We are saddened to report the passing of Dorothy Catherine “D. C.” Fontana on December 2nd, 2019 following a brief illness. She was 80 years old.
A script writer, story editor, and producer, Fontana was best known for her work on the original Star Trek series, penning and editing some of the most memorable science fiction stories in the pop culture consciousness. She lent her voice to many shows in the course of her career as a screenwriter, from Buck Rogers in the 25th Century to He-Man and the Masters of the Universe to The Six Million Dollar Man to Babylon 5. Though her pen name initially masked the fact that she was a woman, D. C. Fontana became known as one of the trailblazers for women writers in television.
The American Film Institute has released a statement about Fontana, citing her recent work with their organization:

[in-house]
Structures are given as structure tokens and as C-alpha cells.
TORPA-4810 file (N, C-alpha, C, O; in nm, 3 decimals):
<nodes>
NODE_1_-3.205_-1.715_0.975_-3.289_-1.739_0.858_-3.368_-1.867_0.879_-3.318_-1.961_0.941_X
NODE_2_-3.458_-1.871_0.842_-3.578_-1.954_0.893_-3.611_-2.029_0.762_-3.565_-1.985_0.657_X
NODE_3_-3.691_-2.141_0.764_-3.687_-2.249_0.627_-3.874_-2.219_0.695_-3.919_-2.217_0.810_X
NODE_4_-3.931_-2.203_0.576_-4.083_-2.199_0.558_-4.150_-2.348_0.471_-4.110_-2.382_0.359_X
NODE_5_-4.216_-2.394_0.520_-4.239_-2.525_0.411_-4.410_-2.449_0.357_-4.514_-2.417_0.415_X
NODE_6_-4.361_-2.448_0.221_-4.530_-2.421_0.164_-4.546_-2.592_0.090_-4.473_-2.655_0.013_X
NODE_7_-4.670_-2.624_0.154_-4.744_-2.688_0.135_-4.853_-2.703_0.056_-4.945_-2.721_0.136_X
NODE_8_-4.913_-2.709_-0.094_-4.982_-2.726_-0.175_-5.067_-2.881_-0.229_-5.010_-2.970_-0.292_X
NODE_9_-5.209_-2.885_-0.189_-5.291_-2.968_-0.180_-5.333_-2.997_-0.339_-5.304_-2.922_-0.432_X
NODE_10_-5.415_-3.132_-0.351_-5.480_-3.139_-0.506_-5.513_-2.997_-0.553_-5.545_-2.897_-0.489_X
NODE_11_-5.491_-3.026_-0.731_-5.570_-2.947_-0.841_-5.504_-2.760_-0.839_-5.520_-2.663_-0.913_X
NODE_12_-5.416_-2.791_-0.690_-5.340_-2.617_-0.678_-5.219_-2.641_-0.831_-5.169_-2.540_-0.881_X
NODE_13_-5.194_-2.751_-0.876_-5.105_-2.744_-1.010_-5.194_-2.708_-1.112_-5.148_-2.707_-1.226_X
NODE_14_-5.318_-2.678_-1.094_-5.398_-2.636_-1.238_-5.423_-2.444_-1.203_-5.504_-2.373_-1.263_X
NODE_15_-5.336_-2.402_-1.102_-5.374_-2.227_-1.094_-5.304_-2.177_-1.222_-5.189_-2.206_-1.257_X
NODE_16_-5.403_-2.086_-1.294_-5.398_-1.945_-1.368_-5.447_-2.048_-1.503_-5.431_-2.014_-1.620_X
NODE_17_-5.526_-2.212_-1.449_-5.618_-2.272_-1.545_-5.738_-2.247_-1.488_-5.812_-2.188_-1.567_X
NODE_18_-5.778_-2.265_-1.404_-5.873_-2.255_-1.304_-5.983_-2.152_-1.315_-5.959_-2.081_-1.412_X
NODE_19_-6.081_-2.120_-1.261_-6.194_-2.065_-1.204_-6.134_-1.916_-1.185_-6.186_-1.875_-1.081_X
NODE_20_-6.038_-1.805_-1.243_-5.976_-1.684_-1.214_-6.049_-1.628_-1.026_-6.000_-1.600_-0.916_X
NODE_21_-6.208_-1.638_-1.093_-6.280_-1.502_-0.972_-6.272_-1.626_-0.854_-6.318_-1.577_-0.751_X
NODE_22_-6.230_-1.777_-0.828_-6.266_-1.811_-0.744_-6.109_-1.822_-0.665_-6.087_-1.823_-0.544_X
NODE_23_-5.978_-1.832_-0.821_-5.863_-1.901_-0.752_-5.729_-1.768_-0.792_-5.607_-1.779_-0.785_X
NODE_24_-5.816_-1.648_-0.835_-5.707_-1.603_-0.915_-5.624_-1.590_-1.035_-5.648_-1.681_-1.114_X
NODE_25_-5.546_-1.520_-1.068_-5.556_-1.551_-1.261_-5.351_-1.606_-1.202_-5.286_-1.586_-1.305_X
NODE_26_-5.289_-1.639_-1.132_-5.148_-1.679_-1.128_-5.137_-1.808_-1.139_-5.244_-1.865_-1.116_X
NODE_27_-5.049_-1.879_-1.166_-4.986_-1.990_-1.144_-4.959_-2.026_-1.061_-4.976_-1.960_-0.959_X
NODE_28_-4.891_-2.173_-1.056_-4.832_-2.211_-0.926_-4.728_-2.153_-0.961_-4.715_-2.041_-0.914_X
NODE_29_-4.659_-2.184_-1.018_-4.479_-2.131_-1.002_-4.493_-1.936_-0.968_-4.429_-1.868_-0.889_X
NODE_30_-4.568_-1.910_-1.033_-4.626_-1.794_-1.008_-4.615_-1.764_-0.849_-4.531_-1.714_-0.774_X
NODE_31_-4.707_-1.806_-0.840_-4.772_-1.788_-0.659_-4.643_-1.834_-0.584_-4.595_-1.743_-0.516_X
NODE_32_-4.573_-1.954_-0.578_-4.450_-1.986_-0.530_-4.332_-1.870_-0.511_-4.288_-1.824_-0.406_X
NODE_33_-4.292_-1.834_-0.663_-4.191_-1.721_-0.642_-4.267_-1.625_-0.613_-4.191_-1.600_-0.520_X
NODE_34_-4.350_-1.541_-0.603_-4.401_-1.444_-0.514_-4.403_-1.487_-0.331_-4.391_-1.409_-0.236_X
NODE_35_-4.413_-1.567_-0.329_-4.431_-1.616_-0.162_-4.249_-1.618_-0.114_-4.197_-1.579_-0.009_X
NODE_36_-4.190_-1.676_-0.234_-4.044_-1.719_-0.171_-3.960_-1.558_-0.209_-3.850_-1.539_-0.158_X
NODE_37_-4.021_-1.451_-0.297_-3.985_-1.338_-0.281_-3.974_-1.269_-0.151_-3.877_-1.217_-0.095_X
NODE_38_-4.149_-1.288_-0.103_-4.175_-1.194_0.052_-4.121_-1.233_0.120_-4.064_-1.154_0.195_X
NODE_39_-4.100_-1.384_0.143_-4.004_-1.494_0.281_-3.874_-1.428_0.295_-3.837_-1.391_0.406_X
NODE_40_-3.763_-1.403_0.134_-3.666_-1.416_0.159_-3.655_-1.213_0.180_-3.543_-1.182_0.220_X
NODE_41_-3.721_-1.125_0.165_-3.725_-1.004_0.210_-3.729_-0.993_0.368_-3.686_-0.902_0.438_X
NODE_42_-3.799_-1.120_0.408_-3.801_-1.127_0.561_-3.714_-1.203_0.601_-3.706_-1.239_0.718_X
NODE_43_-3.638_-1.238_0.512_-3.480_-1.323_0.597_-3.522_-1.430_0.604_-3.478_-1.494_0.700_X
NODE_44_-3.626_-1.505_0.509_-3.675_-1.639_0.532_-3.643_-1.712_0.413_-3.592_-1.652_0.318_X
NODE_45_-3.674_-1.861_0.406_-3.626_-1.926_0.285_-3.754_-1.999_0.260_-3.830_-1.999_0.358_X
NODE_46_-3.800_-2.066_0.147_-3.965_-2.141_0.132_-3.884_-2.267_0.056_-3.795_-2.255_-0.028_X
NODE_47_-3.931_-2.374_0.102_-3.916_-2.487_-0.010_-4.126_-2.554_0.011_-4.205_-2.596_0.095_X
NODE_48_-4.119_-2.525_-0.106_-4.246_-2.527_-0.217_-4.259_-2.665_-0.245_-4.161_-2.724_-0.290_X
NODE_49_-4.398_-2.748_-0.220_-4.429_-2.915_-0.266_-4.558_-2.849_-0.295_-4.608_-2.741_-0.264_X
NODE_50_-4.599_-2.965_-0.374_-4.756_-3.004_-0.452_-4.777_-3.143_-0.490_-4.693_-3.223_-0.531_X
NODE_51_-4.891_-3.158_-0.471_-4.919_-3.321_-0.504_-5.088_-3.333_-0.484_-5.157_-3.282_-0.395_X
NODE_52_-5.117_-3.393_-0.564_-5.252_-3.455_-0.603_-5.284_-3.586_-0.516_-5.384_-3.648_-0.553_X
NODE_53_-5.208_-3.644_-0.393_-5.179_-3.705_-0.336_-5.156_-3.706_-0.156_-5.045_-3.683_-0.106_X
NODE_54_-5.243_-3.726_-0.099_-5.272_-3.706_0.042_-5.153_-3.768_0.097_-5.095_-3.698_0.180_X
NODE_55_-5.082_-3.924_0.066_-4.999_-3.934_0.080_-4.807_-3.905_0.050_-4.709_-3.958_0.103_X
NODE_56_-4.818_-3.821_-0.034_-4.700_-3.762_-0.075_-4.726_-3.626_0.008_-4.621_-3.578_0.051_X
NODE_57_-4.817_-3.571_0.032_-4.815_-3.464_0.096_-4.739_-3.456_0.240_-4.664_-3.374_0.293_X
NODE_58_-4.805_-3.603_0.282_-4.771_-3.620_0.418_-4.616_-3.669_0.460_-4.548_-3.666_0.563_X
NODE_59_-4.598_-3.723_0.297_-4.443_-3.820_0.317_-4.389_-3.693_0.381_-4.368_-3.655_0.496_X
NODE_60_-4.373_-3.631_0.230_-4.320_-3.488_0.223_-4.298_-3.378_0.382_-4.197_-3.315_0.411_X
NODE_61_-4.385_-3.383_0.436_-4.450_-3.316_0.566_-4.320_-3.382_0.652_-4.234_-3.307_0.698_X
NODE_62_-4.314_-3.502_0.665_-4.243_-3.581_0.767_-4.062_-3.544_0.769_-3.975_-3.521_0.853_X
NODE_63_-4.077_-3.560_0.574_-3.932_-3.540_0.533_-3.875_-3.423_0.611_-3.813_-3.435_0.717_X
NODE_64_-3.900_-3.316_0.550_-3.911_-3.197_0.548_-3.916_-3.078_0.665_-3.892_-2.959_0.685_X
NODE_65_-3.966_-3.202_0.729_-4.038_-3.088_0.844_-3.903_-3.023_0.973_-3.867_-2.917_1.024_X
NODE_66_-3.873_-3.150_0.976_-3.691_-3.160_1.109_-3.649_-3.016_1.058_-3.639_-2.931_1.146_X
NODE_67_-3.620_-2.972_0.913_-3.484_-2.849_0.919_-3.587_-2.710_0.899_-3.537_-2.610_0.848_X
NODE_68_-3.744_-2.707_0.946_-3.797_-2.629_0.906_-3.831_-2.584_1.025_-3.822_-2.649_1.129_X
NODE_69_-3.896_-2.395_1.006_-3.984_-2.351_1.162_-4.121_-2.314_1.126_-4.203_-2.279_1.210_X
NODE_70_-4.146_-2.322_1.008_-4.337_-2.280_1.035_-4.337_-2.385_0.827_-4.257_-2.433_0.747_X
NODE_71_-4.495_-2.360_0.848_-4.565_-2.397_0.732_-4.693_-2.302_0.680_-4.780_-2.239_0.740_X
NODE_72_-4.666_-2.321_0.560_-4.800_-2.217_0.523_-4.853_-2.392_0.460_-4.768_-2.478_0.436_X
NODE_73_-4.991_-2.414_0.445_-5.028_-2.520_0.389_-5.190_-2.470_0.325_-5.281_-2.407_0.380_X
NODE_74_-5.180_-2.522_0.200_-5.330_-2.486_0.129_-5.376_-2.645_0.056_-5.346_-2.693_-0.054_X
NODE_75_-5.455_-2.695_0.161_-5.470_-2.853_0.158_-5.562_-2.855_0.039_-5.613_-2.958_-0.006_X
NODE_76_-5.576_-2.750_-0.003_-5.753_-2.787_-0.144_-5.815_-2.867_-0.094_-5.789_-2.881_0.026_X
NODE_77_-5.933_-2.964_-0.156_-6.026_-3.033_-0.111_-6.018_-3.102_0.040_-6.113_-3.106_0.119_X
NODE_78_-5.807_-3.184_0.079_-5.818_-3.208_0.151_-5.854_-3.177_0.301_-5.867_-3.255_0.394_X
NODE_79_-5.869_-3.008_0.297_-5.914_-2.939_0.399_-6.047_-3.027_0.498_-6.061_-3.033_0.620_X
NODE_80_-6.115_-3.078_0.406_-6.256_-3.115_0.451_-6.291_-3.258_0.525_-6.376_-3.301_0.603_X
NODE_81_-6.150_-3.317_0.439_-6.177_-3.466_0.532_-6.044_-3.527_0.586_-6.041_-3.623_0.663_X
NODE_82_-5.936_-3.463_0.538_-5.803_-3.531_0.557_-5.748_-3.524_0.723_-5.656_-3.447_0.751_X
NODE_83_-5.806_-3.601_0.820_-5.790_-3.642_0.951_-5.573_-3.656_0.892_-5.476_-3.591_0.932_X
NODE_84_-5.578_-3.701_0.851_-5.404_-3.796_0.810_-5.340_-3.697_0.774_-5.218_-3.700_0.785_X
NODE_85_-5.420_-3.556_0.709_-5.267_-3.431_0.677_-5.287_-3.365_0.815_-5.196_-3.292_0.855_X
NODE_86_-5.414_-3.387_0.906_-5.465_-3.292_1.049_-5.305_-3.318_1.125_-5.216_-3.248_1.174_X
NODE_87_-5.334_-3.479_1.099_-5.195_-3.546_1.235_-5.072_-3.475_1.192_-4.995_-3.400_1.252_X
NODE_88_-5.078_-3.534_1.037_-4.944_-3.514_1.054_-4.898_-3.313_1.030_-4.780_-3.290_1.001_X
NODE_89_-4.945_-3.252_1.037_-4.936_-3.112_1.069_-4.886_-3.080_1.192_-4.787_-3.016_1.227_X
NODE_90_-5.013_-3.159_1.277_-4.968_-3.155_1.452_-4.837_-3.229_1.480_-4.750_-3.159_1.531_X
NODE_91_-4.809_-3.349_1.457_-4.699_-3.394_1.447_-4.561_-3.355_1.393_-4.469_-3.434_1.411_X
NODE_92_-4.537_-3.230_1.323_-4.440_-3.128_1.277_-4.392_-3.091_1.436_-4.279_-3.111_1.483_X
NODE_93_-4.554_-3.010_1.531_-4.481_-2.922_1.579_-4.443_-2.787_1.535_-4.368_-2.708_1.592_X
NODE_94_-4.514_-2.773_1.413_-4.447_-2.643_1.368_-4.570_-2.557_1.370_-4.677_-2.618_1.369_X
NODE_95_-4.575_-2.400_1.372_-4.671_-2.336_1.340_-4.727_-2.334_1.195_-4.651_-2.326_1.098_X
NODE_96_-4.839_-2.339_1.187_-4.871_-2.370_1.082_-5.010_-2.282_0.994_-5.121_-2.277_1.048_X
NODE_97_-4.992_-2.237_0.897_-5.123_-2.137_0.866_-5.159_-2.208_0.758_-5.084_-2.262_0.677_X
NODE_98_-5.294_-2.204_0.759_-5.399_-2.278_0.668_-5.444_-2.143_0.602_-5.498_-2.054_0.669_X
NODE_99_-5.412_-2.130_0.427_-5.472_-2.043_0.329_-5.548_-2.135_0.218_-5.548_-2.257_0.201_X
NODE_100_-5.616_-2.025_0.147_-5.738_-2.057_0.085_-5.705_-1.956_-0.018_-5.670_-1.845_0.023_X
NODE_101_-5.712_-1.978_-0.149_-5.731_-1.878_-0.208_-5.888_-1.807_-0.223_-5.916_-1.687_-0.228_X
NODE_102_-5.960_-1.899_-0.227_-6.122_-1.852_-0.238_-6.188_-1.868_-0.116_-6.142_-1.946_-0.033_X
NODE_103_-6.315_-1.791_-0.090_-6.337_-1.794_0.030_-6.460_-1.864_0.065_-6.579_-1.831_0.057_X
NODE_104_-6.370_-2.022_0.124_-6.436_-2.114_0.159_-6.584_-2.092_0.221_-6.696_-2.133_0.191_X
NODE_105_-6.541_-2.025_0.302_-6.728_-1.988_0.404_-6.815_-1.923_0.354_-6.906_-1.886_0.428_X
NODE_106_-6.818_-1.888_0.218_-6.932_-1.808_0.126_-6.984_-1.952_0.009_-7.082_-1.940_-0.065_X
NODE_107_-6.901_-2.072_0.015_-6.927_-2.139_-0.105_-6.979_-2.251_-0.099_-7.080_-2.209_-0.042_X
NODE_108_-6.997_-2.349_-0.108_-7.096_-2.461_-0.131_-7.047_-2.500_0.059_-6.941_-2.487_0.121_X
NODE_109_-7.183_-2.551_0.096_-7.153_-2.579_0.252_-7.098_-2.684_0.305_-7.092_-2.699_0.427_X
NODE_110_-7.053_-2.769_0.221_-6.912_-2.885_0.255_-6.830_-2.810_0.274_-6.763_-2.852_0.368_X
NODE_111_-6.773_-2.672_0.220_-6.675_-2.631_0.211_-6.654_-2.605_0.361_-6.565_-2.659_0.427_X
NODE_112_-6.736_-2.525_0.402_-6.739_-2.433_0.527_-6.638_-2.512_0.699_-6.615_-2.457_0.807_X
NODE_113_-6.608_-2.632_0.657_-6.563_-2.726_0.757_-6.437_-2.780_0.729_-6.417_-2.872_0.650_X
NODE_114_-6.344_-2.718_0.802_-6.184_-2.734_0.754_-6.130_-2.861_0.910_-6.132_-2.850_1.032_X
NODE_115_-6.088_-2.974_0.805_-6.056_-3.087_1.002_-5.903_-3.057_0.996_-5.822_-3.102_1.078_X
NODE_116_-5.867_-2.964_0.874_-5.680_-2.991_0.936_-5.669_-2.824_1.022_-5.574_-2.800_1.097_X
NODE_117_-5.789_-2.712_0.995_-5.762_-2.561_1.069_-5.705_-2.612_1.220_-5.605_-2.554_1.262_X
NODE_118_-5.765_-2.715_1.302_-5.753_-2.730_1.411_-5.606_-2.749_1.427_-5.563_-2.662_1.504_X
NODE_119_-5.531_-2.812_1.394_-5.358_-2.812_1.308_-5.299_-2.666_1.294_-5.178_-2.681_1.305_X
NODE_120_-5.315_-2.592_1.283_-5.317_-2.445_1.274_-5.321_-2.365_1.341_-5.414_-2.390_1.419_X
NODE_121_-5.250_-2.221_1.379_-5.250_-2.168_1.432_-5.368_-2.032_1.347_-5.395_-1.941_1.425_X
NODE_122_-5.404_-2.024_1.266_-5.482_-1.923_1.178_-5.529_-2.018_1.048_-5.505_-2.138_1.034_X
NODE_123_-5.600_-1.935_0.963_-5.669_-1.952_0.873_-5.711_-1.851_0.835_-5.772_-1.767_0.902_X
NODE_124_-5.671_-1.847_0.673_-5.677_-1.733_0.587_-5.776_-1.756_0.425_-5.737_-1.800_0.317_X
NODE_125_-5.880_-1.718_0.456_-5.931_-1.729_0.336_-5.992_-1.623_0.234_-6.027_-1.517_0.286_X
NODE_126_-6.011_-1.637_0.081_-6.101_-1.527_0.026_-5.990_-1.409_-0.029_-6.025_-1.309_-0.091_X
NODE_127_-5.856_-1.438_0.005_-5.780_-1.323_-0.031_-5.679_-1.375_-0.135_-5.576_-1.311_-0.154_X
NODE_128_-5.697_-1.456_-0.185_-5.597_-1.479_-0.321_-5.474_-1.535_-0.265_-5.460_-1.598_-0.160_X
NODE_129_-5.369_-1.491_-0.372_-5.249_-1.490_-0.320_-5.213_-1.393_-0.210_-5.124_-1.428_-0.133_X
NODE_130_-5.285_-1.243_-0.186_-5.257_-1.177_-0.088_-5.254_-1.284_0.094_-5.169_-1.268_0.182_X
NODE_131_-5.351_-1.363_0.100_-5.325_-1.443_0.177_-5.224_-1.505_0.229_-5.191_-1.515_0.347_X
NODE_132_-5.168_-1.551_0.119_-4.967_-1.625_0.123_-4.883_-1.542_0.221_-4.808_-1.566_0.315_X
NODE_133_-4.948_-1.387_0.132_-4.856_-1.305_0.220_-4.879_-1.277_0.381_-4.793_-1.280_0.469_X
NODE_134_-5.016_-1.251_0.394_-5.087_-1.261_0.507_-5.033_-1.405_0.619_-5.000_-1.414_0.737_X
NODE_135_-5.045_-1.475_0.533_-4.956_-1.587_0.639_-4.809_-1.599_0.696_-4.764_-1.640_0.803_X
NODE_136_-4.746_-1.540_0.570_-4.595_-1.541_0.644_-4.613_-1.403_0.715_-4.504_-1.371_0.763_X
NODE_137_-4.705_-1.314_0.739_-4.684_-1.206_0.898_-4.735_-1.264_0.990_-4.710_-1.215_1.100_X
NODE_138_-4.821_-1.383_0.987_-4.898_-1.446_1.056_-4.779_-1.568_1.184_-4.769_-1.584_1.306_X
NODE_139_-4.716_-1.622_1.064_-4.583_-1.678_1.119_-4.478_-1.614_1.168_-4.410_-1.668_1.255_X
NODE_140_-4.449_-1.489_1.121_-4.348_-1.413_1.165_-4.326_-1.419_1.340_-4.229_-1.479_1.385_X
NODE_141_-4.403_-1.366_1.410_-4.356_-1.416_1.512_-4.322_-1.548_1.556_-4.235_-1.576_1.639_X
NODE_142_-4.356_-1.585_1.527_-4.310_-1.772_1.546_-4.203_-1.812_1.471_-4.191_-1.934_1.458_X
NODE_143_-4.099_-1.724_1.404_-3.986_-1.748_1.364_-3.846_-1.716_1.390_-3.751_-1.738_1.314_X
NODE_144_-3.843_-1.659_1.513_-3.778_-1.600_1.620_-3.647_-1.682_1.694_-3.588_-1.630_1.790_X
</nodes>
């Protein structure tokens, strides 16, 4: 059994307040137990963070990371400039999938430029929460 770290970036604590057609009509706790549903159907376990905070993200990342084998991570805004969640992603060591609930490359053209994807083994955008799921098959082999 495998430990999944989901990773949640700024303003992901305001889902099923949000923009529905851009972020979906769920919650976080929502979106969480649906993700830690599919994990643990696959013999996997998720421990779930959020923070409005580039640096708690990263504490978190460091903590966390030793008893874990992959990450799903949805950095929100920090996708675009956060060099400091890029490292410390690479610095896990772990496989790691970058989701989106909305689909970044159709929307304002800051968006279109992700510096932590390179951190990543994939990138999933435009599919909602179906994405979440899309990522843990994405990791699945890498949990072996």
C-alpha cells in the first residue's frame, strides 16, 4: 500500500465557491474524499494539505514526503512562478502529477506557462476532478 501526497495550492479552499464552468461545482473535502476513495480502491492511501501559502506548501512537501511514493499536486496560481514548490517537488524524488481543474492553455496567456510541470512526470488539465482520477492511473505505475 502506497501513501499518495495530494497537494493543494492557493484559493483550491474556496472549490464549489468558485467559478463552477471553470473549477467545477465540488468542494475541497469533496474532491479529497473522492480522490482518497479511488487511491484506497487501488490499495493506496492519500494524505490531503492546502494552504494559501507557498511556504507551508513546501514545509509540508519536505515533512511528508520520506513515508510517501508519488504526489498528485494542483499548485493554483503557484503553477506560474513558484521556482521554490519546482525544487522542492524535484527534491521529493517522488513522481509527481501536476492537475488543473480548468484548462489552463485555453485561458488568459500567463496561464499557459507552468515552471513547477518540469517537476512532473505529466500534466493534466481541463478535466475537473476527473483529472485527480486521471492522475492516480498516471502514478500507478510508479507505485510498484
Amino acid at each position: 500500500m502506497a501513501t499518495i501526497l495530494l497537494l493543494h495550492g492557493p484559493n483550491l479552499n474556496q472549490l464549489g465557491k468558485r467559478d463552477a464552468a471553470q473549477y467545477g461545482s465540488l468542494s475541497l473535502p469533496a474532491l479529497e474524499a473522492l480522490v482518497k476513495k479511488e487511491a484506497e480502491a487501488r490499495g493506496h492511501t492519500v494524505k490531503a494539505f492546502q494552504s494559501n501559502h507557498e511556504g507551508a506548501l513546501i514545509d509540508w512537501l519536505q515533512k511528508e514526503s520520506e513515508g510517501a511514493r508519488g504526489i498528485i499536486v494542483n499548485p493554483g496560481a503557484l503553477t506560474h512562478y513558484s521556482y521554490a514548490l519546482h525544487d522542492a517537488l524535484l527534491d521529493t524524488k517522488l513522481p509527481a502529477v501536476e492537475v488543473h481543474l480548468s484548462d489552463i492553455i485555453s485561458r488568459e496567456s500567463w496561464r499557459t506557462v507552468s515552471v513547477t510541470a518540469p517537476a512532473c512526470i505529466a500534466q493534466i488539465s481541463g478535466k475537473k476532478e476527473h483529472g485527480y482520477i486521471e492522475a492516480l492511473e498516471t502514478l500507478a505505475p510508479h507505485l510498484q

Most recently employed as a senior lecturer at the American Film Institute, Ms. Fontana devotedly taught and mentored many classes of aspiring screenwriters, producers and directors by sharing a lifetime of expertise, craft, heart and integrity.
Indeed, what often stood out about Fontana’s stories and scripts was her ability to center the hearts of characters that viewers and fans were desperate to know more about. She was largely responsible for many beloved stories that gave background to Trek’s Mr. Spock, from her rewrites on “The Side of Paradise” to the scripts and background offered up in “The Journey to Babel” and the animated series episode “Yesteryear”, which saw Spock come into contact with himself as a child.
D. C. Fontana’s work was singular, exciting, and meant so much to so many fans all over the world. Her scripts were nominated for the Hugo and Writers Guild of America Awards, and she won the Morgan Cox award for Guild service twice in 1997 and 2002 respectively. In addition to her robust television career, she also wrote several novels, including The Questor Tapes and Vulcan’s Glory.
Fontana is survived by her husband, Dennis Skotak. Our hearts go out to those affected by her passing. Her mark on the science fiction genre is eternal, and she will be dearly missed.